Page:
The Securities and Exchange Commission charged Patrick Thayer of Cincinnati, Ohio, previously a dually-registered and investment advisory representative, with misappropriating more than $1.3 million from an advisory client.
The SEC’s complaint alleges that in November 2013, Thayer surreptitiously established an account in a client’s name over which he maintained control and, without the client’s permission, regularly transferred client assets to the account, which he then used to pay personal expenses, including his mortgage. The complaint alleges that Thayer engaged in this conduct for nearly a decade, in total misappropriating over $1.3 million by periodically selling the client’s securities to fund transfers to the clandestine account.
The SEC’s complaint, filed in the U.S. District Court for the Southern District of Ohio, Western Division, charges Thayer with violating the antifraud provisions of Section 17(a) of the Securities Act of 1933, Section 10(b) of the Securities Exchange Act of 1934 and Rule 10b-5 thereunder, and Sections 206(1) and 206(2) of the Investment Advisers Act of 1940. Thayer, without admitting or denying the allegations, consented to a partial settlement, agreeing to be permanently enjoined from future violations of the charged provisions and to pay monetary relief in an amount to be determined by the court at a later date upon motion of the SEC. The settlement is subject to court approval.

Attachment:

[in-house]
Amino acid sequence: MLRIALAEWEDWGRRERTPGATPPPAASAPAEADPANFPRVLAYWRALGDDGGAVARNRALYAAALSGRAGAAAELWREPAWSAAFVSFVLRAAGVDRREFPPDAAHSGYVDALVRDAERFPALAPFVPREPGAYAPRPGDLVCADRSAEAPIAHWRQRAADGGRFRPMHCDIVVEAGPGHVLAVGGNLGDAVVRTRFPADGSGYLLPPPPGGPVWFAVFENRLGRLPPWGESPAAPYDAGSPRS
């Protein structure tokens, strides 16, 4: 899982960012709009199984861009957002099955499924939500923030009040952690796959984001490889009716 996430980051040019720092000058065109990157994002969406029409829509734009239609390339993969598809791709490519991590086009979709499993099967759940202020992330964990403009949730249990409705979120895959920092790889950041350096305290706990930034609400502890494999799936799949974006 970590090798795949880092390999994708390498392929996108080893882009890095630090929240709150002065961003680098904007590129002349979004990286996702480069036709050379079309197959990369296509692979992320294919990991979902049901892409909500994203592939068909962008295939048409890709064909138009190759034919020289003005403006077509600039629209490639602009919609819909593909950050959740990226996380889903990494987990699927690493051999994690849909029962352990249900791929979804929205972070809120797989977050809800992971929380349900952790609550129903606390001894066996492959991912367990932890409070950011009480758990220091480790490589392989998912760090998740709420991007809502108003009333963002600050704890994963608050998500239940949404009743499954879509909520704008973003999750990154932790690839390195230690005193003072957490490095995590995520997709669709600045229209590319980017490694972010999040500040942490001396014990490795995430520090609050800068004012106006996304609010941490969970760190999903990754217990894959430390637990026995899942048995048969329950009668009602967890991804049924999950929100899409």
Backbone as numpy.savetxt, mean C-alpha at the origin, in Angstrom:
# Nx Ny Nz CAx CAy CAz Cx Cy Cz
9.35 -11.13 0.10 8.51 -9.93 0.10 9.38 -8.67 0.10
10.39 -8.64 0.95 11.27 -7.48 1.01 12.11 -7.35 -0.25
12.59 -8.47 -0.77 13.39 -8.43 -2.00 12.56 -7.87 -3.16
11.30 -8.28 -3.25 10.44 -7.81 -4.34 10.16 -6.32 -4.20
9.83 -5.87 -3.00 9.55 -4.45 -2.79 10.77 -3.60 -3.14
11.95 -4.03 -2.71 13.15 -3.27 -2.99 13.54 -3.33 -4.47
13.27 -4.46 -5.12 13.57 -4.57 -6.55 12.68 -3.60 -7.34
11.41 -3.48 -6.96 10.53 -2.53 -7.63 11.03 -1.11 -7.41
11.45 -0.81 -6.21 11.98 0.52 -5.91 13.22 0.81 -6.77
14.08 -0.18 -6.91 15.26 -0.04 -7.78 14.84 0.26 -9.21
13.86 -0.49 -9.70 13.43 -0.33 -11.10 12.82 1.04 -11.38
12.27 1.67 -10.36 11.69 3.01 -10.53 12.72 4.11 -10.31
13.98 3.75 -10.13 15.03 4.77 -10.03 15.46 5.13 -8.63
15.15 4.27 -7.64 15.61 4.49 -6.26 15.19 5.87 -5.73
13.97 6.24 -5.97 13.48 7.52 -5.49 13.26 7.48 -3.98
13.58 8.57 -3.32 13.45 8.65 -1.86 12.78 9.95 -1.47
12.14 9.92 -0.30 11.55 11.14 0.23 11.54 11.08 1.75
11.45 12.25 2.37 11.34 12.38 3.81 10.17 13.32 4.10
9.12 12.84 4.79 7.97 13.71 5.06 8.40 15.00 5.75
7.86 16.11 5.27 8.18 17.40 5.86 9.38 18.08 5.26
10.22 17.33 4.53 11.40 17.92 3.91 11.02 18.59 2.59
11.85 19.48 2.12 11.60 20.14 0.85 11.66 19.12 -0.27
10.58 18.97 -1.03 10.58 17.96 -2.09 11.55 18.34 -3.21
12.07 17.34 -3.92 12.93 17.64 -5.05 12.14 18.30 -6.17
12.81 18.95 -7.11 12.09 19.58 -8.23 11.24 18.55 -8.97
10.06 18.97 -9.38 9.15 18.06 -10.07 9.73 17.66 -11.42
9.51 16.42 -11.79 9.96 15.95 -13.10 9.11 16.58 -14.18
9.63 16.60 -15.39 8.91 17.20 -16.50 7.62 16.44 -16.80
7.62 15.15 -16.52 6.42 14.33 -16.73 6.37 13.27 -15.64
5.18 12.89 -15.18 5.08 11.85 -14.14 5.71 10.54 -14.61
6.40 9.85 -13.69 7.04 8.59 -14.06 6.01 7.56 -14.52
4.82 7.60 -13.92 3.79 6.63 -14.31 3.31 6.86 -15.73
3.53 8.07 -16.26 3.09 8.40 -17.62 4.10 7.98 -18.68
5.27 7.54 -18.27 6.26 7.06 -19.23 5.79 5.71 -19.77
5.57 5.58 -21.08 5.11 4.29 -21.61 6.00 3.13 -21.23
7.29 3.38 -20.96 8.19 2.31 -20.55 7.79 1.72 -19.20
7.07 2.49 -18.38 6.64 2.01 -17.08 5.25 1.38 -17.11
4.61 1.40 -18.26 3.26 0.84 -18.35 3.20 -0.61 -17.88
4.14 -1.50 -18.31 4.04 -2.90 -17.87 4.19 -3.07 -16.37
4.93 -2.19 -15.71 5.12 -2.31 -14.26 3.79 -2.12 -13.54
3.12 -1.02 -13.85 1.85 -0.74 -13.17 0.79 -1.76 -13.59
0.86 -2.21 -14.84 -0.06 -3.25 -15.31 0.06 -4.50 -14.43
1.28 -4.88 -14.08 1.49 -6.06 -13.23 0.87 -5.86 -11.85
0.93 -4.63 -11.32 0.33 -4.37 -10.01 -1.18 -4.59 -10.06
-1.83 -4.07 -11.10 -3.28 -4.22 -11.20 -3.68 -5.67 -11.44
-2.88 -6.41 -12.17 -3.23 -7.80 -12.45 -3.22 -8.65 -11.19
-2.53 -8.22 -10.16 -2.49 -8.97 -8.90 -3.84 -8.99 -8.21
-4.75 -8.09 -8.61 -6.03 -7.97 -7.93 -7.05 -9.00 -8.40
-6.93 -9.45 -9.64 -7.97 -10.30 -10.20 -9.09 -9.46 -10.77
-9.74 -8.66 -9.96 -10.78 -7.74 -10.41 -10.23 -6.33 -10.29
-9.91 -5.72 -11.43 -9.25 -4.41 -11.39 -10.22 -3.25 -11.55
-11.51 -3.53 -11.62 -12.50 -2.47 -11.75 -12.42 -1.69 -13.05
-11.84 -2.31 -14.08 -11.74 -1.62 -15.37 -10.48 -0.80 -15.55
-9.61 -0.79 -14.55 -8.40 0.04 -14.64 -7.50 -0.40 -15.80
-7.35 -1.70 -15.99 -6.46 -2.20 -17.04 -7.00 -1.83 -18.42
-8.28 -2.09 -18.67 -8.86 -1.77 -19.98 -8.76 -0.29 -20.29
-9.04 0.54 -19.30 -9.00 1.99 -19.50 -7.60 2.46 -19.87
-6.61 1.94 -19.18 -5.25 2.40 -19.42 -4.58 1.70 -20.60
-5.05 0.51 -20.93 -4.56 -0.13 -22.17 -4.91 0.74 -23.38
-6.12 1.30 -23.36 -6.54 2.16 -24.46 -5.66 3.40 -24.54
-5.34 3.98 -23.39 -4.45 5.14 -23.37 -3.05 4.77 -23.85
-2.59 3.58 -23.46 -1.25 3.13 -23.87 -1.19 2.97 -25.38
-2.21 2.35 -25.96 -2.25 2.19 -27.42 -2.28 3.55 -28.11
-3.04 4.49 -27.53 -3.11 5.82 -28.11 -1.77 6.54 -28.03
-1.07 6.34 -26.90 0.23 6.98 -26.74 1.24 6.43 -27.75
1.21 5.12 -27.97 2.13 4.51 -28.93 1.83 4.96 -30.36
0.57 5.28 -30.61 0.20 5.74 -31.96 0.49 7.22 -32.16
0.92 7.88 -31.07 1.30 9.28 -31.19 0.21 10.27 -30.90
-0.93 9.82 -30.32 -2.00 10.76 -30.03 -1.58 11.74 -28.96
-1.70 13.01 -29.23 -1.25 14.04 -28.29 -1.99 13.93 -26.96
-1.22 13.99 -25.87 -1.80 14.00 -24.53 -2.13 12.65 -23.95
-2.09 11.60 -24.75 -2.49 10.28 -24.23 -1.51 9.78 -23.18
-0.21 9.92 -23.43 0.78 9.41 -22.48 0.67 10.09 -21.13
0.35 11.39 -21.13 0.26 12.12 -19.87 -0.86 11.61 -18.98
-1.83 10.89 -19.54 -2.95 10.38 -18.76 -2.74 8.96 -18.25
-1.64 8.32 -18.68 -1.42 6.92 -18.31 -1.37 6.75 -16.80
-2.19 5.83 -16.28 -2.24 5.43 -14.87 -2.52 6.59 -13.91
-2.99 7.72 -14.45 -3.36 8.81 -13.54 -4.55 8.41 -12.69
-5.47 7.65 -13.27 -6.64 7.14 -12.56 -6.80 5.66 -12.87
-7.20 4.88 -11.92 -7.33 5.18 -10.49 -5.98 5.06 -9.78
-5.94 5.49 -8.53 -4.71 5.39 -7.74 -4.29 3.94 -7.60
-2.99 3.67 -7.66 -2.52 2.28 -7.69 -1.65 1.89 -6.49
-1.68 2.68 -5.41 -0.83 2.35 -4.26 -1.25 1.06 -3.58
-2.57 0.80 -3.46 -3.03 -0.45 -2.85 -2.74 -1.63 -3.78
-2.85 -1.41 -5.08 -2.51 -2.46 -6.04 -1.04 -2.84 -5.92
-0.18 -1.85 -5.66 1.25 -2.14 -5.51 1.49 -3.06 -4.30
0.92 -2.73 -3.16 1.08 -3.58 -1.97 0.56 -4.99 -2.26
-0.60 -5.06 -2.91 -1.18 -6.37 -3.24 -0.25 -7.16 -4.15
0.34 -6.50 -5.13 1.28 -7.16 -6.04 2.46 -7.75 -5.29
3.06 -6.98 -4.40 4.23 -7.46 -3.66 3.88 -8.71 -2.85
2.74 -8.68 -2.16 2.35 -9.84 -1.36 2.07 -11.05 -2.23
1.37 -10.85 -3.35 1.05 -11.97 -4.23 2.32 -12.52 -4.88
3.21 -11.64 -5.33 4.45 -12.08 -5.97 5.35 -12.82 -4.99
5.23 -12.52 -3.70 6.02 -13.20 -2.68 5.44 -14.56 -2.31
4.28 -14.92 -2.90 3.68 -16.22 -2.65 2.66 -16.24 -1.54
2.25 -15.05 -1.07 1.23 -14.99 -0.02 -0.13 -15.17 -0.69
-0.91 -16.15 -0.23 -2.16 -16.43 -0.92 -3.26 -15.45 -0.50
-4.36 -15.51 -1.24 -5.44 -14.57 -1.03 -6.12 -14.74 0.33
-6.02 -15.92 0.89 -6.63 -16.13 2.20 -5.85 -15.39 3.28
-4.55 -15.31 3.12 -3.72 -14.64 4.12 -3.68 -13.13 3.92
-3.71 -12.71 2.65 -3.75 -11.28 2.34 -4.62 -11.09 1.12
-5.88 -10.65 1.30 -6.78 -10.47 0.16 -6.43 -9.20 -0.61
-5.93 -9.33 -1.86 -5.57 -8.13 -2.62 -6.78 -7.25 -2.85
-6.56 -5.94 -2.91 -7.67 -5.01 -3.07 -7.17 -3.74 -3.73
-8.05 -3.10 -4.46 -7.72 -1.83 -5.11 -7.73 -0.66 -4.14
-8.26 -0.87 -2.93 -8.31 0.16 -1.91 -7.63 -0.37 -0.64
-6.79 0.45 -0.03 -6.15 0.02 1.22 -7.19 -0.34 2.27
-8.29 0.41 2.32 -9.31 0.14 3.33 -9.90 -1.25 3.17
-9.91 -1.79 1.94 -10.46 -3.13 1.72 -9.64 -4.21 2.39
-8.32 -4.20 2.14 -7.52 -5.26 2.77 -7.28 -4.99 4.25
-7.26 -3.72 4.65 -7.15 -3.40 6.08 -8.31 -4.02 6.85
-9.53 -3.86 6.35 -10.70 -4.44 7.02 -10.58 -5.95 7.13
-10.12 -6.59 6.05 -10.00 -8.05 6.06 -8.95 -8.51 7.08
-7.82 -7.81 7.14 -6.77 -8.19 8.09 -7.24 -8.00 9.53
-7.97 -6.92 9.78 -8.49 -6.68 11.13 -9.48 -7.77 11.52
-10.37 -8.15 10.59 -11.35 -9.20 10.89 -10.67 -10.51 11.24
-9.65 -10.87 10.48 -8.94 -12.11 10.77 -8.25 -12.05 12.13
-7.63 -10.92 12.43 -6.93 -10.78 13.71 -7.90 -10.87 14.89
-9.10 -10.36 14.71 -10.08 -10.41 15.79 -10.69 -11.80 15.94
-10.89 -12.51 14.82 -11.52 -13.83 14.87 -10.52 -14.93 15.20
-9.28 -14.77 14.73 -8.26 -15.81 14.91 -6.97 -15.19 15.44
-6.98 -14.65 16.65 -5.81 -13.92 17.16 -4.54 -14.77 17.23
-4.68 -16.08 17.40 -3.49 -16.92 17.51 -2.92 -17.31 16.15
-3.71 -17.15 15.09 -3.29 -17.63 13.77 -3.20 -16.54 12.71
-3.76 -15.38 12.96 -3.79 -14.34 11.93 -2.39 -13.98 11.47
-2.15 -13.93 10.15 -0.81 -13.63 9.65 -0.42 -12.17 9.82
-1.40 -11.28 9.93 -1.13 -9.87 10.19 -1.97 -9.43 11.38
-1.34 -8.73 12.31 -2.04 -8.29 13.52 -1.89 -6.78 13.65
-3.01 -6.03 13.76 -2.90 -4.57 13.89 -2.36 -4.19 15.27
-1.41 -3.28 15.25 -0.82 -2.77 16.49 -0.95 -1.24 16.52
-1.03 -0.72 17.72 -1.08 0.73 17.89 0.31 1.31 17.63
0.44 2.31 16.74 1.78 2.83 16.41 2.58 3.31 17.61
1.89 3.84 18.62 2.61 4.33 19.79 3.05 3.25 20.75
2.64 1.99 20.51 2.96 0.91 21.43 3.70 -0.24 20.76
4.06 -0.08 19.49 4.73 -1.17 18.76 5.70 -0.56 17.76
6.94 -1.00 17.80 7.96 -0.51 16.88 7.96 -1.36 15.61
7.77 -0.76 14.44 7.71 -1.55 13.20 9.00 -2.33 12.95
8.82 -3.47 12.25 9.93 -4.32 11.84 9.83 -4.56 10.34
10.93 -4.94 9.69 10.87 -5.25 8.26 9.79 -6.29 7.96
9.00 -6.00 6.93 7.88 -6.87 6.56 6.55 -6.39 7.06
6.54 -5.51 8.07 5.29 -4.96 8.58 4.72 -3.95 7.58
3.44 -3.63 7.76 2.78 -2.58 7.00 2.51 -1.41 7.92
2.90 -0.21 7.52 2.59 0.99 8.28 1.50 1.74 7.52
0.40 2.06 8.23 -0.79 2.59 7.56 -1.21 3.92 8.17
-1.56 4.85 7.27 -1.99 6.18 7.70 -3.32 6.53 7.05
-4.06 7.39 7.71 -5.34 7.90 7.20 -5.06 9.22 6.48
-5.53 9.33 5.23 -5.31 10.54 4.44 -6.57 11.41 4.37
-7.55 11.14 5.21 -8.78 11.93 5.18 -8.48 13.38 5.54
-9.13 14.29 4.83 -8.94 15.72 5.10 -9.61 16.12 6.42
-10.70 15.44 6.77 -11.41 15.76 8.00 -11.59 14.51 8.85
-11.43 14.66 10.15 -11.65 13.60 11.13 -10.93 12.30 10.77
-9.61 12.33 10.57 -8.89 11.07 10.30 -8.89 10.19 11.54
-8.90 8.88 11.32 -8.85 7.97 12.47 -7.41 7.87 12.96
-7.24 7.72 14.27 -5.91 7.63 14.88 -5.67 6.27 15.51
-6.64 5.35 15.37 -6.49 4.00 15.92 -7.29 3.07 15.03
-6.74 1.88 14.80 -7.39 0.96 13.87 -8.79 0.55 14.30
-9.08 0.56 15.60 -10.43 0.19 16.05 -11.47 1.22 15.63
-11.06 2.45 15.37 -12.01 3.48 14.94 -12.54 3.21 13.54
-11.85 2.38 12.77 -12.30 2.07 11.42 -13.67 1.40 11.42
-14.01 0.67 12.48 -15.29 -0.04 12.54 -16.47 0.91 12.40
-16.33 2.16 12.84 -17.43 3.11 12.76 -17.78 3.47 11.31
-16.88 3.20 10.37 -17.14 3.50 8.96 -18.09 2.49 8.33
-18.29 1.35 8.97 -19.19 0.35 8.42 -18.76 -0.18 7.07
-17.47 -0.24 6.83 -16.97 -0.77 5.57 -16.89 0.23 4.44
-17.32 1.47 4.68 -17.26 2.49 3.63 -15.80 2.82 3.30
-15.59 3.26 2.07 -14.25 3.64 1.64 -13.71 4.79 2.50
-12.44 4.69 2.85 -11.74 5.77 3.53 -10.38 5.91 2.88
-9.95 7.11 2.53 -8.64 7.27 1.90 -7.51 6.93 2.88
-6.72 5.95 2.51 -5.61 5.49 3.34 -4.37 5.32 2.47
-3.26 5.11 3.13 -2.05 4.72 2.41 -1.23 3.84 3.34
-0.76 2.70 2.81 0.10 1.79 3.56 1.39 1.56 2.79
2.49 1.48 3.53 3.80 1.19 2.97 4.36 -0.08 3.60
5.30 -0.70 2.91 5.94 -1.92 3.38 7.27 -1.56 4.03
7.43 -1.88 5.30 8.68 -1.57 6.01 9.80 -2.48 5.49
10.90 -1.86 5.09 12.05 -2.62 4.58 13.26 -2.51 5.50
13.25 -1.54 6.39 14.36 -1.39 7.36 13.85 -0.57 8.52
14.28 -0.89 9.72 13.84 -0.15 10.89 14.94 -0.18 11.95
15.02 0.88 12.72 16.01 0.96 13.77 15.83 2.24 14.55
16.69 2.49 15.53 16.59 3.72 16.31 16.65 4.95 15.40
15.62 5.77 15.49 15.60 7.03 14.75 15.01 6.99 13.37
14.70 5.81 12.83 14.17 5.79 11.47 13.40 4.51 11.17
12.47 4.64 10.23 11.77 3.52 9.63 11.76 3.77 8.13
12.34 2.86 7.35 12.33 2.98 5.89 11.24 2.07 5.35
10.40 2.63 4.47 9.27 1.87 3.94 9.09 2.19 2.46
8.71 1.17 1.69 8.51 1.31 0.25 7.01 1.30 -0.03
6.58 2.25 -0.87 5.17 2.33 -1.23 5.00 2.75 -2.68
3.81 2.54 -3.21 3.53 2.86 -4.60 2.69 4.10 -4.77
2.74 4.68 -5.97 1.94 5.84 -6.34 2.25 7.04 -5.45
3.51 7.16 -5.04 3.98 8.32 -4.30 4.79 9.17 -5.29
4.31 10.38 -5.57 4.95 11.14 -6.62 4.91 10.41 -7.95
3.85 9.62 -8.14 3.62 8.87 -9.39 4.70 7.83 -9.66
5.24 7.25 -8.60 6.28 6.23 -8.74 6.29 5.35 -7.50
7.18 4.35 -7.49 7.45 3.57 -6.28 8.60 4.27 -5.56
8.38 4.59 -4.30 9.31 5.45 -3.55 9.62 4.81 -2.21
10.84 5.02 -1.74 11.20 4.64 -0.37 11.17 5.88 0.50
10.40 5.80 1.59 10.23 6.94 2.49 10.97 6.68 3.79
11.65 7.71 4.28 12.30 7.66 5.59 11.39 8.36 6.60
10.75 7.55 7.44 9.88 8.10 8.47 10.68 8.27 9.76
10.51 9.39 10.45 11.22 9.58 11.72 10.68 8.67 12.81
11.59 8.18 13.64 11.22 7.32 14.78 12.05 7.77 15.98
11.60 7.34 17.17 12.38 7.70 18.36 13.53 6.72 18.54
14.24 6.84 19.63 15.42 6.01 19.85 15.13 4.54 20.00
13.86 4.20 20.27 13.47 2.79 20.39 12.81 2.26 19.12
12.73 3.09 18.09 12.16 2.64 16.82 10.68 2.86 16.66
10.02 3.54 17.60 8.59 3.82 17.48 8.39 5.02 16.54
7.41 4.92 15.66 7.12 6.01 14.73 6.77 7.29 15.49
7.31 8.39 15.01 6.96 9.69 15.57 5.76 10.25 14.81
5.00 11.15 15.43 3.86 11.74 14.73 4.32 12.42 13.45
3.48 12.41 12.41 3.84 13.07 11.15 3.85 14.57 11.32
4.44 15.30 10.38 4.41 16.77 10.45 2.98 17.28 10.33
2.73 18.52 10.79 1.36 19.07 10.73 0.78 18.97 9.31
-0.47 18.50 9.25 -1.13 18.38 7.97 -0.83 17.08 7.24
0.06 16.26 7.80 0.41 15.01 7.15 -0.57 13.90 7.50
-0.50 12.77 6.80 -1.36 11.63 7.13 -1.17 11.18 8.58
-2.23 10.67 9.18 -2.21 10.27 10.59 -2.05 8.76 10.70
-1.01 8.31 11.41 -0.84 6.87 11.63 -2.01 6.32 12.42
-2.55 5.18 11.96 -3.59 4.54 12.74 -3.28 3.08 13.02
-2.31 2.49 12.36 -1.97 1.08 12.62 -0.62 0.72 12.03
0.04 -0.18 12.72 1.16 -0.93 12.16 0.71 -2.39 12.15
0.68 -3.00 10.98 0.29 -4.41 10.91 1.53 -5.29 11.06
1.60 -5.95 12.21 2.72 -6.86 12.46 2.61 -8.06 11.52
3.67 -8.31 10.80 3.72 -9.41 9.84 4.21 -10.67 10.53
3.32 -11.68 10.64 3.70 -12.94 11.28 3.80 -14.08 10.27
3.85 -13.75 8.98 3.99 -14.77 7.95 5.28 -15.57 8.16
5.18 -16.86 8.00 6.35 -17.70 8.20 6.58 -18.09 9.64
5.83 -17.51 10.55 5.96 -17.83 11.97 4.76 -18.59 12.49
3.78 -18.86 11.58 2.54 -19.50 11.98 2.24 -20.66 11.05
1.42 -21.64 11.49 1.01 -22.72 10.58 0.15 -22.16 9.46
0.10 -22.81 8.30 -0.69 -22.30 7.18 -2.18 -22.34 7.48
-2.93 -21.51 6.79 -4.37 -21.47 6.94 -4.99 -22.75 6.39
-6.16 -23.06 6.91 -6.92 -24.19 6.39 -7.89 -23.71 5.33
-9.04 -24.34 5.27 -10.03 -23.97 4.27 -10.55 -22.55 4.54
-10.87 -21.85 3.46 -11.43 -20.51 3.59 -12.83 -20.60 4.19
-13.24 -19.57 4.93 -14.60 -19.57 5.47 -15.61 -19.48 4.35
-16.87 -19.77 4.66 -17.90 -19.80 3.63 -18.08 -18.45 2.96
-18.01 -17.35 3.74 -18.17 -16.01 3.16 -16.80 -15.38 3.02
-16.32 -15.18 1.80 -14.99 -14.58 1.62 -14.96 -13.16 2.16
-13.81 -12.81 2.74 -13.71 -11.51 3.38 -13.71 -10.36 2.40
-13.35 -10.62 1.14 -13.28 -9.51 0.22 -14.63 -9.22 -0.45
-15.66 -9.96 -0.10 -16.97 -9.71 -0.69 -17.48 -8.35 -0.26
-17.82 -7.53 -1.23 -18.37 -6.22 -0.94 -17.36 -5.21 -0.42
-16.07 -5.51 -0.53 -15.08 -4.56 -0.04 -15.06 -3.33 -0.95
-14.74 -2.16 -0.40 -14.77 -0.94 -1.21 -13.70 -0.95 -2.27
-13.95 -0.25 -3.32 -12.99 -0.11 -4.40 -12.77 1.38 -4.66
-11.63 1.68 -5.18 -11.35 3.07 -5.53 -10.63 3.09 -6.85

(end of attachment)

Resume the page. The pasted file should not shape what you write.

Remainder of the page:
The SEC’s investigation was conducted by Kyle Bradley and was supervised by Natalie Brunson and Justin Jeffries of the Atlanta Regional Office. Robert Schroeder will lead the litigation under the supervision of Graham Loomis.
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